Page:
It was 18 years ago when I accomplished the rare football trifecta of watching high school, college, and pro football games in person all on the same weekend. The year was 1999.
After seeing the Pioneers fall to Oakland on Friday night, Oct. 29, I traveled to Knoxville to see the Vols crush a Lou Holtz coached South Carolina team, 30-7.
I followed that with a Halloween trip to Nashville to see the Titans upset the undefeated Rams, known at the time as the “Greatest Show on Turf.”
I still remember Titan DE Jevon Kearse telling the crowd of reporters gathered around his locker after the game, “You knew ‘The Freak’ was gonna come out on Halloween.”
Anyone brave enough to embark on such a football excursion this past weekend would have been immersed in three days of misery as the Pioneers, Vols and Titans all experienced a rather rough time on the gridiron. The three teams lost by a combined score of 160-14. That translates to an average score of 53.3 points allowed per game to 4.6 scored.
Chief among the developments coming from this weekend are the more intense cries for UT coach Butch Jones to lose his job. The most overpaid coach in the nation is now an unremarkable 14-20 in SEC play and 33-23 overall in his four-plus seasons on Rocky Top.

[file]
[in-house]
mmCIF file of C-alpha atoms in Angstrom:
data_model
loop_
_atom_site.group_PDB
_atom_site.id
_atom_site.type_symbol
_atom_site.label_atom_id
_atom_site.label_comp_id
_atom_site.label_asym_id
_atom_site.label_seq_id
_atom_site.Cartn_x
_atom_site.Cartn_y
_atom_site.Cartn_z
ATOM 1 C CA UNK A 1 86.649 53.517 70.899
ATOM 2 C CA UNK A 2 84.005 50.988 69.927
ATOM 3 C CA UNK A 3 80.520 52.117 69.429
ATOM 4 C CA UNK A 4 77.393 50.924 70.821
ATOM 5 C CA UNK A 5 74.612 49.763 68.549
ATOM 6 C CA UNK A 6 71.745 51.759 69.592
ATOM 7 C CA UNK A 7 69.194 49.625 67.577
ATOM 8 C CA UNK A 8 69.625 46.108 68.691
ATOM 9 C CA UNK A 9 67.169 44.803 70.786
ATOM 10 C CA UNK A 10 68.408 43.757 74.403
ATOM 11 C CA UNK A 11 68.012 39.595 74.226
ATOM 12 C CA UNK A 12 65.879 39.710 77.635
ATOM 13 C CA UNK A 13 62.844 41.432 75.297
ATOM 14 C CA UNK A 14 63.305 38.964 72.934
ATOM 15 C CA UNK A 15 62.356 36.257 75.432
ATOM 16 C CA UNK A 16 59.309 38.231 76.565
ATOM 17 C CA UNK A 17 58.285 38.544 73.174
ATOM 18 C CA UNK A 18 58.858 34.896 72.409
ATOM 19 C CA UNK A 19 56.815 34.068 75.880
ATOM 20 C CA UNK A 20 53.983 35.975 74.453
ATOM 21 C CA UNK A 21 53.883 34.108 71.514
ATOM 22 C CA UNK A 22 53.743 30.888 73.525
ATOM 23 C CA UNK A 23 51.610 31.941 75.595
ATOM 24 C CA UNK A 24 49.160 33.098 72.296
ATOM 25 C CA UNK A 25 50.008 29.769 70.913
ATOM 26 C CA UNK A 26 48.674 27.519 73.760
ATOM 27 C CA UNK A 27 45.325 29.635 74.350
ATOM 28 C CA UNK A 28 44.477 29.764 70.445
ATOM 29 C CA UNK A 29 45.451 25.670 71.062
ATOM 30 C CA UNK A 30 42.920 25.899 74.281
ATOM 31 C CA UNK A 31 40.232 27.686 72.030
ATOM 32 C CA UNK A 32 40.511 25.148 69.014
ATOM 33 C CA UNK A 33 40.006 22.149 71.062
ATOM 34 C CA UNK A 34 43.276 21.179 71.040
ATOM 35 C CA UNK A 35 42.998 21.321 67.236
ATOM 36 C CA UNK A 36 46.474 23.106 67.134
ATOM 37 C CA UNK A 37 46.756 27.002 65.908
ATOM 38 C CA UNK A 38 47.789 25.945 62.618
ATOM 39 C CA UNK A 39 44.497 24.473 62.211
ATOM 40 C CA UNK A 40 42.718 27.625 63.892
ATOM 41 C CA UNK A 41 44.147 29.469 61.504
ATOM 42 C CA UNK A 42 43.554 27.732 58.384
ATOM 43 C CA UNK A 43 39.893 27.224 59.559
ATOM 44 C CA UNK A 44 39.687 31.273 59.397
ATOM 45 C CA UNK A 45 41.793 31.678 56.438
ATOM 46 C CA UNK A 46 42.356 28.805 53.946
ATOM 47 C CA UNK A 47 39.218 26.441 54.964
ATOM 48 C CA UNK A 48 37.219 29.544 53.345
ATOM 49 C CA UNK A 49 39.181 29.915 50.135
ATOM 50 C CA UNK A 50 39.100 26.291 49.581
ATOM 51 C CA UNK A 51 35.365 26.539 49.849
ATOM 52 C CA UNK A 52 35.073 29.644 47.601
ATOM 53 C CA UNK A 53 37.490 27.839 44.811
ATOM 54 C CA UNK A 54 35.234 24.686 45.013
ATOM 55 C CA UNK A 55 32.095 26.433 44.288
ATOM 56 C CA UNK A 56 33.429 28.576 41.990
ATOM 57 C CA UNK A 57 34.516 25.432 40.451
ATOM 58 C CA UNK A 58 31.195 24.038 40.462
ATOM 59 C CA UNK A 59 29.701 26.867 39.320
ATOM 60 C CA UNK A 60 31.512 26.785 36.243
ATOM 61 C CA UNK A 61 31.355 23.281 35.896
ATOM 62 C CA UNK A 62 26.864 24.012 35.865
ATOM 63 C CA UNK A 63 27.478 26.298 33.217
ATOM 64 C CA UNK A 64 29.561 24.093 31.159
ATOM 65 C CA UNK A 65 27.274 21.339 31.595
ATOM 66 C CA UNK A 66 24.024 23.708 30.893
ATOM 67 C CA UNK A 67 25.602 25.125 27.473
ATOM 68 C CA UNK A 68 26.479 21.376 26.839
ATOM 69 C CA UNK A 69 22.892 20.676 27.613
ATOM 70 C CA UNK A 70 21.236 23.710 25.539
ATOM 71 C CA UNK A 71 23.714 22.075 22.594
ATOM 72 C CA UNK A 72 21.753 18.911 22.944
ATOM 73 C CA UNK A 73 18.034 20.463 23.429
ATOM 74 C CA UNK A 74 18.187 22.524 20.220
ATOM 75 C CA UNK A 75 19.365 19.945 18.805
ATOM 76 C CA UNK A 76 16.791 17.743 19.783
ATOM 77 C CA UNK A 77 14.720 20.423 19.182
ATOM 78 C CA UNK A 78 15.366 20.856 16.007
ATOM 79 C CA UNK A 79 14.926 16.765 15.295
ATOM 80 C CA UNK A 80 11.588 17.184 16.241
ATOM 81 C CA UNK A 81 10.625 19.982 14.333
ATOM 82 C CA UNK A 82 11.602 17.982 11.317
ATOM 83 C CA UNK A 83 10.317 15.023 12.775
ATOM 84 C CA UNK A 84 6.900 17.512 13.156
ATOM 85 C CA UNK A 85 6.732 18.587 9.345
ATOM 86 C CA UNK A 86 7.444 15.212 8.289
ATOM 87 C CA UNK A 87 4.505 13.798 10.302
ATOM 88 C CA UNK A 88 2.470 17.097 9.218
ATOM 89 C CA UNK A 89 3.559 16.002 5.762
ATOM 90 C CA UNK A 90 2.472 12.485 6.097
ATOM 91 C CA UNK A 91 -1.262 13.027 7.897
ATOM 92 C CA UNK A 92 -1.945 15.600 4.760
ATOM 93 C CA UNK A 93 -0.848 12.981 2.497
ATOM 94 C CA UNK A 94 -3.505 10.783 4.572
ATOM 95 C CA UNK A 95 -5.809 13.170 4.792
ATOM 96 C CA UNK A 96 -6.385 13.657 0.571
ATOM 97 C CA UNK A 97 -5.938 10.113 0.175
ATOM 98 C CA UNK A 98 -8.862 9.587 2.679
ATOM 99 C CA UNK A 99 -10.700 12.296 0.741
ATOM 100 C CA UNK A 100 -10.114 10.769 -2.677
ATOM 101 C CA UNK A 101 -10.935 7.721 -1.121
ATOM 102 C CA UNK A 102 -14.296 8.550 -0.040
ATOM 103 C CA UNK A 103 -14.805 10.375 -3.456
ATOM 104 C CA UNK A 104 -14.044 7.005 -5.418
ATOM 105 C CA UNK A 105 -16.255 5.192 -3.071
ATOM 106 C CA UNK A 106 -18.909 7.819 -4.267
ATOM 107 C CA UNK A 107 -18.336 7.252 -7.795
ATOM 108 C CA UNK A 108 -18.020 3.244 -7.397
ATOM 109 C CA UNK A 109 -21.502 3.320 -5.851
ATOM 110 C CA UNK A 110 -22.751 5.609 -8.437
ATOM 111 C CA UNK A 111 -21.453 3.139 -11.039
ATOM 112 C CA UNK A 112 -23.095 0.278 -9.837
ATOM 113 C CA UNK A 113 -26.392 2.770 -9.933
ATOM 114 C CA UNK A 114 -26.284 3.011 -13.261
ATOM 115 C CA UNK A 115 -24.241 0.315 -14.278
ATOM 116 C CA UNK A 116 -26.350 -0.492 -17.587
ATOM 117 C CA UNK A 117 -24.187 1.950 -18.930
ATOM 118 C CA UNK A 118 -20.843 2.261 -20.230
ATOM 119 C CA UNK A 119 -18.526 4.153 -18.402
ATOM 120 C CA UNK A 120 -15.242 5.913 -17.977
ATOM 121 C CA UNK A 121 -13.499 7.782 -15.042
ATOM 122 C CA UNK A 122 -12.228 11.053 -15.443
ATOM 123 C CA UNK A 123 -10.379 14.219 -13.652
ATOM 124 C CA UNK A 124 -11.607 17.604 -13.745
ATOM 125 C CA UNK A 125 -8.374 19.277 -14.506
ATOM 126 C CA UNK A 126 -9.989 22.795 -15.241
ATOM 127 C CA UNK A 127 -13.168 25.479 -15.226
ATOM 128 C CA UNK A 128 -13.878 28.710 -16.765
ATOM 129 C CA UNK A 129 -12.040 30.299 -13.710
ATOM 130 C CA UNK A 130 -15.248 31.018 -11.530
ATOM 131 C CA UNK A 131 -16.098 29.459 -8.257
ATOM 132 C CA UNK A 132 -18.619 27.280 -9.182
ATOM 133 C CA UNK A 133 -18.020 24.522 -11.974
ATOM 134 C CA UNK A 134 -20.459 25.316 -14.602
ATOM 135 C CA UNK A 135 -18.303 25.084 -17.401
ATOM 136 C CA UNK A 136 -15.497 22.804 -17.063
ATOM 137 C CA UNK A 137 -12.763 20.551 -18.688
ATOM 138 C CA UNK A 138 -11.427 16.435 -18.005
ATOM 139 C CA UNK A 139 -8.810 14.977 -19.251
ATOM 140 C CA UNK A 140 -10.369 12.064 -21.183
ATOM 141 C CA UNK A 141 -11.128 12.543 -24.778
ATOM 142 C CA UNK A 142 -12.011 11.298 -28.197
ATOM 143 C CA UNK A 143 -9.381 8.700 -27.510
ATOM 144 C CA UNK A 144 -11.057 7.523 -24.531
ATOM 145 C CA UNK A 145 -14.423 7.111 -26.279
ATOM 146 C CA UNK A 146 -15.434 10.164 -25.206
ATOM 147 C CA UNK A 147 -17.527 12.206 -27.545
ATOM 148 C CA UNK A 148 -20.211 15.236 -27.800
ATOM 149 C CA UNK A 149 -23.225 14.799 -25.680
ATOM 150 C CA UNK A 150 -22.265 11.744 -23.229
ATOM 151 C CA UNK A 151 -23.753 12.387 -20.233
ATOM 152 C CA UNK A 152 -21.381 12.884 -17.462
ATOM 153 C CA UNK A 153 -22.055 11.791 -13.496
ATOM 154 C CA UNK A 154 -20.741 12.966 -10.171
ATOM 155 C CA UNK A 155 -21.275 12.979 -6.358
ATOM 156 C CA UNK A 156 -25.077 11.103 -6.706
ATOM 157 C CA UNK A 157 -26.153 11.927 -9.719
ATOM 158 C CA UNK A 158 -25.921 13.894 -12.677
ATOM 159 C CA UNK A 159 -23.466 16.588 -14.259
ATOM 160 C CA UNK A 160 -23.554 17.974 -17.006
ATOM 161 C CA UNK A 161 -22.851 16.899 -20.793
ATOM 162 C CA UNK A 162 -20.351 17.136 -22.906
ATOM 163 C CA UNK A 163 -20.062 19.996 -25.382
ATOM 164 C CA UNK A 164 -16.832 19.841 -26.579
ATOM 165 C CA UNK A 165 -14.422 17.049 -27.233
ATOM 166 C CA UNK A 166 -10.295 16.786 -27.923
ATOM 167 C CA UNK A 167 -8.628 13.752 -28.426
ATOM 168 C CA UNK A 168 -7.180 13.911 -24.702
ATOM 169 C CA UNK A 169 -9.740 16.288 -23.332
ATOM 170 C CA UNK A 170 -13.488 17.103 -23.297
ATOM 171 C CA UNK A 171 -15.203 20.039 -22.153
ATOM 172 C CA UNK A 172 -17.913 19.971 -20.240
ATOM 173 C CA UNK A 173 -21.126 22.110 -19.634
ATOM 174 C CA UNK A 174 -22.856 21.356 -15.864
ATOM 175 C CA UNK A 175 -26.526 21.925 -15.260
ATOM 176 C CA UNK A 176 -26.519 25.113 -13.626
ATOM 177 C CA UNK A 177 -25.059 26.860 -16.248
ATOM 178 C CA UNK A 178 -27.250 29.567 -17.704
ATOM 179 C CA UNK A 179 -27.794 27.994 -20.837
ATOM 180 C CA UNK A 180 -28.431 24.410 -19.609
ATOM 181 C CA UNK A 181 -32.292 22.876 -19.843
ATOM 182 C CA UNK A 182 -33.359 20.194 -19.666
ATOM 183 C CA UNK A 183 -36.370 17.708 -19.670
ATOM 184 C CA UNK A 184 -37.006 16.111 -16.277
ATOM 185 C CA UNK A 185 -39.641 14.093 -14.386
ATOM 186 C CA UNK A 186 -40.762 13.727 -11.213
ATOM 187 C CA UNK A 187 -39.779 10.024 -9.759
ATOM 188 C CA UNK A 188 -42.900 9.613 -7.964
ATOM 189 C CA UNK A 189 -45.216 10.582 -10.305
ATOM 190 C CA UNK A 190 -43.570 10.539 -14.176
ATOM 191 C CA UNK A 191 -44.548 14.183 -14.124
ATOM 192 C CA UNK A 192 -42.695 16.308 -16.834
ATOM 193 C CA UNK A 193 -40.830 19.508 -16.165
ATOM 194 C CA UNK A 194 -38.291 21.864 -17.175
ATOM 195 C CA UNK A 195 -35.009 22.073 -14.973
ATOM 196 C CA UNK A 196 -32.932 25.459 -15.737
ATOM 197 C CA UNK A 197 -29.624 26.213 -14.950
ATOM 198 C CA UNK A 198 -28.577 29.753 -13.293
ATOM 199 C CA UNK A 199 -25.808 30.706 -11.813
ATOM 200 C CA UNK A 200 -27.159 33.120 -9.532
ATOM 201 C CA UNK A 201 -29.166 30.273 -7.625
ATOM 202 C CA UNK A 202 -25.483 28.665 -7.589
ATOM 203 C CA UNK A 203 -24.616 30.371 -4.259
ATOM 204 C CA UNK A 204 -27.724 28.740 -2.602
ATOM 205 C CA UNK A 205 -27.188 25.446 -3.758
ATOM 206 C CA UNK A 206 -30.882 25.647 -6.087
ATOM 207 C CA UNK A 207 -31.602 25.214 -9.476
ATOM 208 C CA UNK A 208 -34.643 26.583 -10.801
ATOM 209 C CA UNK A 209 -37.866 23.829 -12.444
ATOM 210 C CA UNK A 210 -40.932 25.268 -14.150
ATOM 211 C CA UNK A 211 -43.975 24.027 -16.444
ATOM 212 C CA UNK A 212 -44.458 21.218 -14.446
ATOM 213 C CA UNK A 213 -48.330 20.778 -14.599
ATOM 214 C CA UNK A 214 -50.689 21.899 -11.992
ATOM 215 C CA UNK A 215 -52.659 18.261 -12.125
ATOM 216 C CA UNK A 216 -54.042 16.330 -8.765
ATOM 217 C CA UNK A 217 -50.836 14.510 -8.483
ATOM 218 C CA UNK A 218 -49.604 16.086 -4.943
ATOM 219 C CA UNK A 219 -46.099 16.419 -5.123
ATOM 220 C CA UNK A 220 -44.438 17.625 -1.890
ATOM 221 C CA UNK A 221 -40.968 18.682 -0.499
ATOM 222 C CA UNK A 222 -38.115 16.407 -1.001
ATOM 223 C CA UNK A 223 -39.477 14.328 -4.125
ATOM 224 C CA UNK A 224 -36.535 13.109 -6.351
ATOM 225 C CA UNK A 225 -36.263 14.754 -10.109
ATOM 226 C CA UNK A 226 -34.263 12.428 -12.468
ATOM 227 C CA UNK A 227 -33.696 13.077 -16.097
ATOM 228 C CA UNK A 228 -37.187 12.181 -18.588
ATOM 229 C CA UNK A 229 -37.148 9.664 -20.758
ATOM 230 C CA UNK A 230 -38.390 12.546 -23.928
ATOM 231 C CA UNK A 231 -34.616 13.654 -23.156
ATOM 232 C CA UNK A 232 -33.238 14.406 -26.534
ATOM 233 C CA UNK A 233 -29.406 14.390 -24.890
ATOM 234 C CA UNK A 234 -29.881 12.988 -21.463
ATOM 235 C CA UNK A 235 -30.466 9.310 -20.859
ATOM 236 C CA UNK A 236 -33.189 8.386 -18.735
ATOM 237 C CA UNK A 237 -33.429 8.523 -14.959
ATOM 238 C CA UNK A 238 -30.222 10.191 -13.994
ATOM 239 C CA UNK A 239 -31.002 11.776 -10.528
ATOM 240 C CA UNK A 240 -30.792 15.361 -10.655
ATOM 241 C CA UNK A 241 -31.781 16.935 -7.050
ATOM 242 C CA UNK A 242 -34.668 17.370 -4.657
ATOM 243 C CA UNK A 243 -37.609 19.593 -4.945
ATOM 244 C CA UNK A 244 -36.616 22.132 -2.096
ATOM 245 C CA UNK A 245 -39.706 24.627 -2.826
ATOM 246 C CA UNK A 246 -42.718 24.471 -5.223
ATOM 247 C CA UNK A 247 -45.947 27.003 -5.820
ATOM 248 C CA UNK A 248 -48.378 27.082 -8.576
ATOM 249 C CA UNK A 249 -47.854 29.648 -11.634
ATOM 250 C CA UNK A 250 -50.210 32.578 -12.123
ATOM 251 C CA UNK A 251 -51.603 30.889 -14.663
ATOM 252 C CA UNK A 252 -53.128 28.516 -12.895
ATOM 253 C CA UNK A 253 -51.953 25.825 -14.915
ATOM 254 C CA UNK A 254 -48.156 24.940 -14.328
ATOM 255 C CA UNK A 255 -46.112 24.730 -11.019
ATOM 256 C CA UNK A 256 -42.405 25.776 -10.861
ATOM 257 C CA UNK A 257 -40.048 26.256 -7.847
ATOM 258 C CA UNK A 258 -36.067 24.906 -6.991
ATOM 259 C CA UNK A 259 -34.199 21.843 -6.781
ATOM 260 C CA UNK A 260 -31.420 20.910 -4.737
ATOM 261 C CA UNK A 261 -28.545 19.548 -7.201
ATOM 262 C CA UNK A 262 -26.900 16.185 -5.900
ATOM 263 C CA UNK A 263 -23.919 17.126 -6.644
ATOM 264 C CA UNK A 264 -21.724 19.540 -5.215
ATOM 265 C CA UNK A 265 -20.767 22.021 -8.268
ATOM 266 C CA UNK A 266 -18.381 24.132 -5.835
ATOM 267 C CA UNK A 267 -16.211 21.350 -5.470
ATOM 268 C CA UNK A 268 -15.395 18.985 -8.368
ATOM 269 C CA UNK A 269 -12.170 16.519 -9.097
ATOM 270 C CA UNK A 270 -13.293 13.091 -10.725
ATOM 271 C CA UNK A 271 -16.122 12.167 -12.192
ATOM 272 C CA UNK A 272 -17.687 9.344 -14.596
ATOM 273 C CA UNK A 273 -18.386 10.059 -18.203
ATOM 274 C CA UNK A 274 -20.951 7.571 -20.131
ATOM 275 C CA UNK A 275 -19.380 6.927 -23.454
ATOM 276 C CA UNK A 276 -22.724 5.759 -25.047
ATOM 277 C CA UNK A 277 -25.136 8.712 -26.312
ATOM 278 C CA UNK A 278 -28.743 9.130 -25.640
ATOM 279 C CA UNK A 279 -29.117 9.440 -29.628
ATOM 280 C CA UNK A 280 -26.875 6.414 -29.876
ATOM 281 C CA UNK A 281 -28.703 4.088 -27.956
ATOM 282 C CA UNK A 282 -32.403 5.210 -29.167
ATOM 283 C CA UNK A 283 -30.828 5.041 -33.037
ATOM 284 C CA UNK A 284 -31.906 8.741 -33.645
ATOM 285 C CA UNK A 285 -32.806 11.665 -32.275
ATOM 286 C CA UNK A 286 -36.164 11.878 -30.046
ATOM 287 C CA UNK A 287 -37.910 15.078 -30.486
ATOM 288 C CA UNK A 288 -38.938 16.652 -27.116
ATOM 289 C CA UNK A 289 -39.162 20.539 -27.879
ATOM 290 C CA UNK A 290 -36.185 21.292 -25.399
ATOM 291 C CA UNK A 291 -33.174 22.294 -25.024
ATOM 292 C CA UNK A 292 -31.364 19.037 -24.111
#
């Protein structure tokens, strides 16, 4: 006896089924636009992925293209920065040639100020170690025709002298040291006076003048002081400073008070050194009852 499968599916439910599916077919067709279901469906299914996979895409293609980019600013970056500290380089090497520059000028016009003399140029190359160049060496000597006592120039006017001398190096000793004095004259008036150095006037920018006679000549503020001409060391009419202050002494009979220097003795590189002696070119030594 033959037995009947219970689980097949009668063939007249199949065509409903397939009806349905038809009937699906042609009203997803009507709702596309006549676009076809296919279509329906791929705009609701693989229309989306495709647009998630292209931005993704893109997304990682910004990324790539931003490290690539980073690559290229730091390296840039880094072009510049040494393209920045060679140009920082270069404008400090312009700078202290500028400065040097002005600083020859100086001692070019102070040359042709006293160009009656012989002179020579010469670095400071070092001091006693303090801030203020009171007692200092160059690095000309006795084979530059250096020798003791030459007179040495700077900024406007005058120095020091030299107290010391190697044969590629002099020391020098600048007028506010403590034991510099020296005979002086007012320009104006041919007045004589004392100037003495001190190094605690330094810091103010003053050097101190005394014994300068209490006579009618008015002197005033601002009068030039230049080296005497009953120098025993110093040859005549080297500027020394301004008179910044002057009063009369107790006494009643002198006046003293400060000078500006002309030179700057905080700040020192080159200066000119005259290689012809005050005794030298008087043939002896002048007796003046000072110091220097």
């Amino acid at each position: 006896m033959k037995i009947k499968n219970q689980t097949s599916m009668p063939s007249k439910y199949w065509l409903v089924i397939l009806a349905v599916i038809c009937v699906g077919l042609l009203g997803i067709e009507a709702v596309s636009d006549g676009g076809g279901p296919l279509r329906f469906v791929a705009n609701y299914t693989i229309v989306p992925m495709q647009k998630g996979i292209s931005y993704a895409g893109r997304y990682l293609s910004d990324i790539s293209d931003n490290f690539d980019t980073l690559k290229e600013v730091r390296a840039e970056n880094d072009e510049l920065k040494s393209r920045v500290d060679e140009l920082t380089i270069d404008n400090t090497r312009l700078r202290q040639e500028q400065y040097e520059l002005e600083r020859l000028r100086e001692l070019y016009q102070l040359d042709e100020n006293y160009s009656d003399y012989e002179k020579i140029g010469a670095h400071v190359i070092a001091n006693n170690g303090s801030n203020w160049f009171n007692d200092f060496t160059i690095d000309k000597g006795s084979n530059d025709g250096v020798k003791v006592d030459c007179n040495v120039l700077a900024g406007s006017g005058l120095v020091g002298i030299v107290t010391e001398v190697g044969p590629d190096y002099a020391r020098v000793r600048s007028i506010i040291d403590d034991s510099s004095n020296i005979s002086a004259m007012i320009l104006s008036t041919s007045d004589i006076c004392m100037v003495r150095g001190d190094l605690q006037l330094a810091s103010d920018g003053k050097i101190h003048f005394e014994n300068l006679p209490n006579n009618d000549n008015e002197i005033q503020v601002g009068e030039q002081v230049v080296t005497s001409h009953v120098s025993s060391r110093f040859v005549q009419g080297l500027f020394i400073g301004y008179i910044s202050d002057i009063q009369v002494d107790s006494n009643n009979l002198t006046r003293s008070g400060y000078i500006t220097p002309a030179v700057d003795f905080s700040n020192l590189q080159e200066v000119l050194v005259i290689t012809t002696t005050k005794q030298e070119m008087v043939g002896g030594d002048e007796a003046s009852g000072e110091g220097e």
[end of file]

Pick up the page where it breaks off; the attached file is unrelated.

The problem with firing coach Jones is it would be very expensive. If you recall, after Jones and the Vols compiled a magical 7-5 season in 2014, the UT brass rewarded him with a two-year contract extension to 2020 and a raise that bumped his annual salary to nearly $3.6 million per season.
If Jones were to be fired today, he wouldn’t need a tissue because the university would owe him $9.2 million, according to Hero Sports. This for a guy who is 6-17 against Top 25 teams during his tenure at Tennessee.
In a day when everyone seems determined to ensure college athletes never make a dime off their talents, maybe there should be a cap on how much these state employees known as college coaches can earn. It’s completely unfitting an ordinary coach like Butch Jones is the highest paid state employee in Tennessee.
As for the pro football waters, the Titans found rough sailing in Houston during an ugly 57-14 blowout. The offense looked troubled, especially when QB Marcus Mariota left the game, but the glaring weakness was how the Titans defense allowed rookie QB Deshaun Watson to march up and down the field and barely put up a fight.
Even if Mariota isn’t able to play this week, the Titans need to beat the limping Dolphins, who are coming off a 20-0 shutout loss against the Saints.